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.375 Remington Ultra Magnum
Type Rifle
Place of origin United States
Production history
Designer Remington
Designed 2002
Specifications
Parent case .300 Remington Ultra Magnum
Case type Beltless, rebated-rim, bottleneck
Bullet diameter .375 in (Bad rounding hereScript error mm)
Neck diameter .4050 in (Bad rounding hereScript error mm)
Shoulder diameter .5250 in (Bad rounding hereScript error mm)
Base diameter .5500 in (Bad rounding hereScript error mm)
Rim diameter .534 in (Bad rounding hereScript error mm)
Case length 2.850 in (Bad rounding hereScript error mm)
Overall length 3.600 in (Bad rounding hereScript error mm)
Rifling twist 1-12"
Primer type Large rifle magnum
Maximum pressure 65,000 psi (Bad rounding hereScript error MPa)
Maximum CUP < !-- Ballistic performance --> CUP
Ballistic performance
Bullet weight/type Velocity Energy
235 gr (Bad rounding hereScript error g) SP3,148 ft/s (Bad rounding hereScript error m/s)5,172 ft·lbf (Bad rounding hereScript error J)
250 gr (Bad rounding hereScript error g) SBT3,036 ft/s (Bad rounding hereScript error m/s)5,118 ft·lbf (Bad rounding hereScript error J)
260 gr (Bad rounding hereScript error g) Partition2,970 ft/s (Bad rounding hereScript error m/s)5,094 ft·lbf (Bad rounding hereScript error J)
270 gr (Bad rounding hereScript error g) SP2,941 ft/s (Bad rounding hereScript error m/s)5,187 ft·lbf (Bad rounding hereScript error J)
300 gr (Bad rounding hereScript error g) RN2,945 ft/s (Bad rounding hereScript error m/s)5,760 ft·lbf (Bad rounding hereScript error J)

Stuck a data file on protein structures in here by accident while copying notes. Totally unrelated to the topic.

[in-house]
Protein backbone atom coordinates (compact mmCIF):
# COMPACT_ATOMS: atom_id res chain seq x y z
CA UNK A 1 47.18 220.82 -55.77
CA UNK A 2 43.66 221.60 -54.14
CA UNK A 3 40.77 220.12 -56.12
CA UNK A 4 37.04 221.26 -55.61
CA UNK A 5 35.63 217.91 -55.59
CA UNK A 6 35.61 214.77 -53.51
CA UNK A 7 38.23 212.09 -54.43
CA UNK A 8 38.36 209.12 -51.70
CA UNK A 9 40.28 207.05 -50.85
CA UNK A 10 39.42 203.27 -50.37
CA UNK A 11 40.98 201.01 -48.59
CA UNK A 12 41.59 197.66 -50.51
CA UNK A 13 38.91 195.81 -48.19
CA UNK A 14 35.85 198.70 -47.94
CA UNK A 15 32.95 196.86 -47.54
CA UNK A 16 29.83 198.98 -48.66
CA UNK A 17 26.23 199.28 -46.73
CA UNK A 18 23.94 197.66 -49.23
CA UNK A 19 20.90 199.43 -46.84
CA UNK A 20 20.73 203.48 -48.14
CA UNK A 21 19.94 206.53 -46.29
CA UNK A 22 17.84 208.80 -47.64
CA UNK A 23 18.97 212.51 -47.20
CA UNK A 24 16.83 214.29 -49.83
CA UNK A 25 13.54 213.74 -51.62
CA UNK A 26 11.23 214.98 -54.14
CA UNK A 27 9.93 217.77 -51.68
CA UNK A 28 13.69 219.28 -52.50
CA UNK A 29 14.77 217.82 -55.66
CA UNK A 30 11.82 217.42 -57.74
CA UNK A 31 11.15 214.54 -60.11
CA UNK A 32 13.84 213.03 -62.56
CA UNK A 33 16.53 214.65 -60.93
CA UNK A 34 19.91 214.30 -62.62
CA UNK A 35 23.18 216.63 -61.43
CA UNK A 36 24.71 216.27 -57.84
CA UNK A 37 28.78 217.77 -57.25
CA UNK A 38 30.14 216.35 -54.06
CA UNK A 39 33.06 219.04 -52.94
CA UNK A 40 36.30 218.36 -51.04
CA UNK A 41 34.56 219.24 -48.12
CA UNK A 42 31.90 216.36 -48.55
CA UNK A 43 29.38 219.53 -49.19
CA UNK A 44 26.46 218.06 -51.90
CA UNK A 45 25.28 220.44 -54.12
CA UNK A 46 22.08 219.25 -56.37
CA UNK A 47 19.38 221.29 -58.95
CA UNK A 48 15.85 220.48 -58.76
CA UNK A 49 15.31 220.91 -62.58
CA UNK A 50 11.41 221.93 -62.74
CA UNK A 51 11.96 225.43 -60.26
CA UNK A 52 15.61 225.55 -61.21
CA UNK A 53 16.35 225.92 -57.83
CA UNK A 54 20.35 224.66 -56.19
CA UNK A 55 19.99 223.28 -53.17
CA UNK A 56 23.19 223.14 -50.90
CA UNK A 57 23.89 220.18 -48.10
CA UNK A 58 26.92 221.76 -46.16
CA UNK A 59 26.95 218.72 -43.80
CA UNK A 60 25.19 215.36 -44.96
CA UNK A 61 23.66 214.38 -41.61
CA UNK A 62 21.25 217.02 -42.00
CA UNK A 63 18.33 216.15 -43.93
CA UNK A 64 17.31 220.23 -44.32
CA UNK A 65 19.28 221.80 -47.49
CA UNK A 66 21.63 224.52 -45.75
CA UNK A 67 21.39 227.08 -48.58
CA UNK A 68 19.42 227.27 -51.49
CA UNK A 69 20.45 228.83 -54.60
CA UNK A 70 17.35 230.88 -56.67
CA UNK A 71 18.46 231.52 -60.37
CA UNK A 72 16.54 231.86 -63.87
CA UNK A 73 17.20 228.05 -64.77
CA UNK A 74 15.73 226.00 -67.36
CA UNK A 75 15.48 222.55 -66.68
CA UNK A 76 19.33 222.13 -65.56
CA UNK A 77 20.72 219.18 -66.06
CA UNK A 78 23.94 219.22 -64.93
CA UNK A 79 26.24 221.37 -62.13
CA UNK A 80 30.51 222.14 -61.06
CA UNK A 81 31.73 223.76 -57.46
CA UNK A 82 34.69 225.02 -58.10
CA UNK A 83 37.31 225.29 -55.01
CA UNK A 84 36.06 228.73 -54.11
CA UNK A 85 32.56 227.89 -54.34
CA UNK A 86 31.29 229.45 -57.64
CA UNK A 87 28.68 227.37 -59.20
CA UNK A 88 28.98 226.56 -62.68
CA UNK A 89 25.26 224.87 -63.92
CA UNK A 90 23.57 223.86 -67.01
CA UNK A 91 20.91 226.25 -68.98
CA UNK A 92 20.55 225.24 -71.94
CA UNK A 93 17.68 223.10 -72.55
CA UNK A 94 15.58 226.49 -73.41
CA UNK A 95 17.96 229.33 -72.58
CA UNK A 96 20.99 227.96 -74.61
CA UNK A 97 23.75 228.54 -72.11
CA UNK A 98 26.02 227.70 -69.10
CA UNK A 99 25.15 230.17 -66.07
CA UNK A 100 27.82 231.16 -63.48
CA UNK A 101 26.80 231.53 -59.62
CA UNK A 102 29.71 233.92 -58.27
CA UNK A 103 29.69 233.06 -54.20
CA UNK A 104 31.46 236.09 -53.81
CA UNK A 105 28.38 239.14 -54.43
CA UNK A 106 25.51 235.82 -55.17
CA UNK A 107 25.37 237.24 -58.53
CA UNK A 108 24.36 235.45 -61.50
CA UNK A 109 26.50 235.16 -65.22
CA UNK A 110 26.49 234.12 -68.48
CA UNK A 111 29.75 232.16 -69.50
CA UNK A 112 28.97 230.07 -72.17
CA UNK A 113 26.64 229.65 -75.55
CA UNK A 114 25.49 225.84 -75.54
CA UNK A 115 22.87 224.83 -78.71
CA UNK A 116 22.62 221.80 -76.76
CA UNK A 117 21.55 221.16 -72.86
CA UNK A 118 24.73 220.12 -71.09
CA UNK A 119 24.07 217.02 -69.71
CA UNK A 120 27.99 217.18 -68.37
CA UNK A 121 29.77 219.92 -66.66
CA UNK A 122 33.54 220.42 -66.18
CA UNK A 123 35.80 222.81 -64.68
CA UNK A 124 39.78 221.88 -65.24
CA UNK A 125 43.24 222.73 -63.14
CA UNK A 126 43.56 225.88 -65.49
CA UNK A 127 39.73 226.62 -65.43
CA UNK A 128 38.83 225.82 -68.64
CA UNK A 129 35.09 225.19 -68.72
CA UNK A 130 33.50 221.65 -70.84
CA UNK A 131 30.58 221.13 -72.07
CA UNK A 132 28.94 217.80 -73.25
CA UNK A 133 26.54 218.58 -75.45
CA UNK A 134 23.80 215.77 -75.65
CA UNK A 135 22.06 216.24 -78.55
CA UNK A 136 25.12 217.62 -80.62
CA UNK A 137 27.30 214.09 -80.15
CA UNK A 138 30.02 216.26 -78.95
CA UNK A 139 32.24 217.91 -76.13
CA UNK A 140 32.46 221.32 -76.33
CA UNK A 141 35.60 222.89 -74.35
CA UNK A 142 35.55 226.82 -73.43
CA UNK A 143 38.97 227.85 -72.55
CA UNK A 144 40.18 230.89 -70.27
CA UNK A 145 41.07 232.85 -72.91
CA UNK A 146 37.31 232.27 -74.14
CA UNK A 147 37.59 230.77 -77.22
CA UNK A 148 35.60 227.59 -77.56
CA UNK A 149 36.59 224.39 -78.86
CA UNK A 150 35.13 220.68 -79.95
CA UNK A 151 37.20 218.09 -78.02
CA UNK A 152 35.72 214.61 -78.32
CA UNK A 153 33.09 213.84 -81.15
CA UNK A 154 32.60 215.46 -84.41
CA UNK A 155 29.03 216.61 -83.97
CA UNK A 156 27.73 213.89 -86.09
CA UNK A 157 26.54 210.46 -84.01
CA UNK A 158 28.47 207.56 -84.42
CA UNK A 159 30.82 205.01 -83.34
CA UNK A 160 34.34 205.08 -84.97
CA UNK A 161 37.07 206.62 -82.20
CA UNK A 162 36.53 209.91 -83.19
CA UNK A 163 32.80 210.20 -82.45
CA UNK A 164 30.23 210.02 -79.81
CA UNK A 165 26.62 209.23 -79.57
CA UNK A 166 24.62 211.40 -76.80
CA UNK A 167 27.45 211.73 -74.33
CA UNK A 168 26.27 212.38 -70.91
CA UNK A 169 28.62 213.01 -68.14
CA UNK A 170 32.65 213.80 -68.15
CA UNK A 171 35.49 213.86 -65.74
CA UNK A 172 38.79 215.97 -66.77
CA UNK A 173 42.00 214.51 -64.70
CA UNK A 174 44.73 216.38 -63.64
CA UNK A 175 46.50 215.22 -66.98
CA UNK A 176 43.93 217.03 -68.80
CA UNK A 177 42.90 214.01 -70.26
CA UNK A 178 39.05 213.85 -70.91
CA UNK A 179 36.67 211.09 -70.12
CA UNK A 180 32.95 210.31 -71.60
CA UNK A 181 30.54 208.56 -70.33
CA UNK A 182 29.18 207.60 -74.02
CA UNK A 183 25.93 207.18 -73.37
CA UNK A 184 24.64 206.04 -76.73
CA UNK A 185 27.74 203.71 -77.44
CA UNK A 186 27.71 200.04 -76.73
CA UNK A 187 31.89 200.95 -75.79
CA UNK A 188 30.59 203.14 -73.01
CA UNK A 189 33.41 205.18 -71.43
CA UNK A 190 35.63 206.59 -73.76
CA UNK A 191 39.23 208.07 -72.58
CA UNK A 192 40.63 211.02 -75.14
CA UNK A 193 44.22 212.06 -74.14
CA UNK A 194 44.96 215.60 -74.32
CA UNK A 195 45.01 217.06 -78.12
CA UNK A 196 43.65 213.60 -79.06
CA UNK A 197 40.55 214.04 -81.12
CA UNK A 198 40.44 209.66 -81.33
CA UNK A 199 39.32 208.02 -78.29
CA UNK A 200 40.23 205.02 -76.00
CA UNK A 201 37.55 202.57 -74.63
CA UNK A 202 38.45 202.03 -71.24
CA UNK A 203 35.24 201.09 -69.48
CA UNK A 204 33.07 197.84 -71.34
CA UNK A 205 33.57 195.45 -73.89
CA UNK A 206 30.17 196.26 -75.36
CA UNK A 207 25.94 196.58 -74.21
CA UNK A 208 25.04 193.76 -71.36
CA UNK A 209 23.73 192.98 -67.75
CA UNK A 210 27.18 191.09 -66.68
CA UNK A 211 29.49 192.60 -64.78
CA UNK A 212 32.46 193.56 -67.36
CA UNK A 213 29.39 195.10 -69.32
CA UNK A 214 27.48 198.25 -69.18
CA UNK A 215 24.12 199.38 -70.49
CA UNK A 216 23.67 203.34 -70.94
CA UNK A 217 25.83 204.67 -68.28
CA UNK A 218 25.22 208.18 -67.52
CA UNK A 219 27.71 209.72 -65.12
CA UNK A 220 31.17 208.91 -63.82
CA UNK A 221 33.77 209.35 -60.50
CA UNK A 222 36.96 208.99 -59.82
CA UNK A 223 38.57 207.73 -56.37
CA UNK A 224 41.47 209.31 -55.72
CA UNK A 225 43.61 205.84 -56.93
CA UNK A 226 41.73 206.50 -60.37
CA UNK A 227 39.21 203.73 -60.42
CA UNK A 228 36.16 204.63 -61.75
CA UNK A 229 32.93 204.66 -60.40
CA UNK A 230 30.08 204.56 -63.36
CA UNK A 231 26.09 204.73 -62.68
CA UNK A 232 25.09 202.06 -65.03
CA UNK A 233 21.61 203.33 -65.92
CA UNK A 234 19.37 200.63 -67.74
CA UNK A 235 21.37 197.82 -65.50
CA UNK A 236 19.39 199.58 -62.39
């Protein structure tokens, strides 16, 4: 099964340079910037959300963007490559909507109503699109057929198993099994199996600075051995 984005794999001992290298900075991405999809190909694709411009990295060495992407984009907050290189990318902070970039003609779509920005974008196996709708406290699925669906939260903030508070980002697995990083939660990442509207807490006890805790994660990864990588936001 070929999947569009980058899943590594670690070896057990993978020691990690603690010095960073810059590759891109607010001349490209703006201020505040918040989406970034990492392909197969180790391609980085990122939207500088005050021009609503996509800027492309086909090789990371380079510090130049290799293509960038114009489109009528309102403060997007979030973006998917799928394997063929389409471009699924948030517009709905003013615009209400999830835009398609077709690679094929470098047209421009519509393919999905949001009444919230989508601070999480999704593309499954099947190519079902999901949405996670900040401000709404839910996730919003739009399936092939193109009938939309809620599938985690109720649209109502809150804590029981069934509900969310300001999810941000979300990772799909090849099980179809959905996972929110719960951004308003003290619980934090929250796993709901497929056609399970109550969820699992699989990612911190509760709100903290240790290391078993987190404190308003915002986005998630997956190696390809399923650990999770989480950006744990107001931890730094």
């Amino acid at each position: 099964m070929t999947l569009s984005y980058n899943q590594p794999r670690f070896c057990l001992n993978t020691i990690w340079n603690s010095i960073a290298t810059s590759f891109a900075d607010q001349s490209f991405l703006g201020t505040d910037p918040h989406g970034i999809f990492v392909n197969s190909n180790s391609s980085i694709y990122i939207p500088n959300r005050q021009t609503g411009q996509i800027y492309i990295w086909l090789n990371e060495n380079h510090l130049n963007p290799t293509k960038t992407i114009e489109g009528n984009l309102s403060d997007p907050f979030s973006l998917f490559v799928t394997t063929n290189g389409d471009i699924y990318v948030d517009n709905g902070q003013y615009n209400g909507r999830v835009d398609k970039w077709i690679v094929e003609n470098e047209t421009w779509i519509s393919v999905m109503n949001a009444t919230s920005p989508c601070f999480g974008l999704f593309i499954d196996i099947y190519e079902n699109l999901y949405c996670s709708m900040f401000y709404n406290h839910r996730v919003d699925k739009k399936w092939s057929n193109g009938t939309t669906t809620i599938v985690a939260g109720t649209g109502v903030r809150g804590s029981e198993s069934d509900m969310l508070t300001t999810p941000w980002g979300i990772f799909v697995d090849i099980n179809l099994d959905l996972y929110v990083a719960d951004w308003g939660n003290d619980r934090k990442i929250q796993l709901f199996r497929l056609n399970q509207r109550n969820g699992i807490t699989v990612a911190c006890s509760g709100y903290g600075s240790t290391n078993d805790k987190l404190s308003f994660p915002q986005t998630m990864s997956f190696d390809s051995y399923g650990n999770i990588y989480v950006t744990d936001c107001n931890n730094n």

Test barrel length: 26
Source(s): Alliant Powder[1]

The .375 Remington Ultra Magnum, also known as the .375 RUM is a .375 rifle cartridge introduced by Remington Arms in 2002. It is a beltless, rebated rim cartridge created by necking up the .300 Remington Ultra Magnum case to .375 caliber with no other changes. The .375 Remington Ultra Magnum is second only to the .378 Weatherby Magnum in cartridge-case capacity. Factory loadings are strong, but relatively sedate when one considers the true potential of the cartridge. Remington factory loads push a 300 grain (19 g) bullet at 2760 ft/s (840 m/s), producing 5070 ft·lbf (6.88 kJ) of energy. A handloader can increase the muzzle velocity of this bullet to a maximum of 2950 ft/s (900 m/s,) developing 5800 ft·lbf (7.9 kJ).[2]

General informationEdit

The primary use of this cartridge should be hunting large, thick-skinned game. It is powerful enough to kill any land animal and, with its high velocity, can do so at fairly long ranges. One should note that such performance comes at the price of a heavy recoil: in a sporting-weight rifle of ~8 lb (3.6 kg), this cartridge can produce a fierce 80 ft·lbf (108 J) of recoil (approximately 3.5 times that of a .30-06.) This is well beyond the limits of most shooters.

There is a good selection of .375 in (9.53 mm) bullets available that are suited to the high velocities of the .375 RUM, and boat tail bullets help to further extend the useful range.

Currently, only Remington makes production rifles in this chambering (Savage previously did so.) Remington and Nosler are the only source of factory ammunition. Loading dies and reloading data are readily available to the handloader.

See alsoEdit

ReferencesEdit

External linksEdit

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